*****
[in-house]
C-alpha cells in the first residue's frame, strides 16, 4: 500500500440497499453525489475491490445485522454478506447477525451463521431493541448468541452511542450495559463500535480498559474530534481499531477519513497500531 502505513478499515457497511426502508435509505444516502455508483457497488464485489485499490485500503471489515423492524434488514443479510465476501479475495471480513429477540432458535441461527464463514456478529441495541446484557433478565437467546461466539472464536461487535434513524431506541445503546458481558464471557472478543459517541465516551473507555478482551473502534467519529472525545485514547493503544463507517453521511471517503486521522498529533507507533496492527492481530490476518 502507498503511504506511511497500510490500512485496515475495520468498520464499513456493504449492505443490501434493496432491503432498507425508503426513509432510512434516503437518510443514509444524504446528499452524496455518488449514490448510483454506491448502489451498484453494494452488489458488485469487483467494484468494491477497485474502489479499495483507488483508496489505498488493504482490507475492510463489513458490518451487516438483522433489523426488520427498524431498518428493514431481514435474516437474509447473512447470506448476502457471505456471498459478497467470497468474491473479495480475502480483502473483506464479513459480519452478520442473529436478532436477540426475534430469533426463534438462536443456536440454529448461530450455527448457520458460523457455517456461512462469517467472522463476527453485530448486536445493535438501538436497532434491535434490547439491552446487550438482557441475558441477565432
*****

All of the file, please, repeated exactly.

[in-house]
C-alpha cells in the first residue's frame, strides 16, 4: 500500500440497499453525489475491490445485522454478506447477525451463521431493541448468541452511542450495559463500535480498559474530534481499531477519513497500531 502505513478499515457497511426502508435509505444516502455508483457497488464485489485499490485500503471489515423492524434488514443479510465476501479475495471480513429477540432458535441461527464463514456478529441495541446484557433478565437467546461466539472464536461487535434513524431506541445503546458481558464471557472478543459517541465516551473507555478482551473502534467519529472525545485514547493503544463507517453521511471517503486521522498529533507507533496492527492481530490476518 502507498503511504506511511497500510490500512485496515475495520468498520464499513456493504449492505443490501434493496432491503432498507425508503426513509432510512434516503437518510443514509444524504446528499452524496455518488449514490448510483454506491448502489451498484453494494452488489458488485469487483467494484468494491477497485474502489479499495483507488483508496489505498488493504482490507475492510463489513458490518451487516438483522433489523426488520427498524431498518428493514431481514435474516437474509447473512447470506448476502457471505456471498459478497467470497468474491473479495480475502480483502473483506464479513459480519452478520442473529436478532436477540426475534430469533426463534438462536443456536440454529448461530450455527448457520458460523457455517456461512462469517467472522463476527453485530448486536445493535438501538436497532434491535434490547439491552446487550438482557441475558441477565432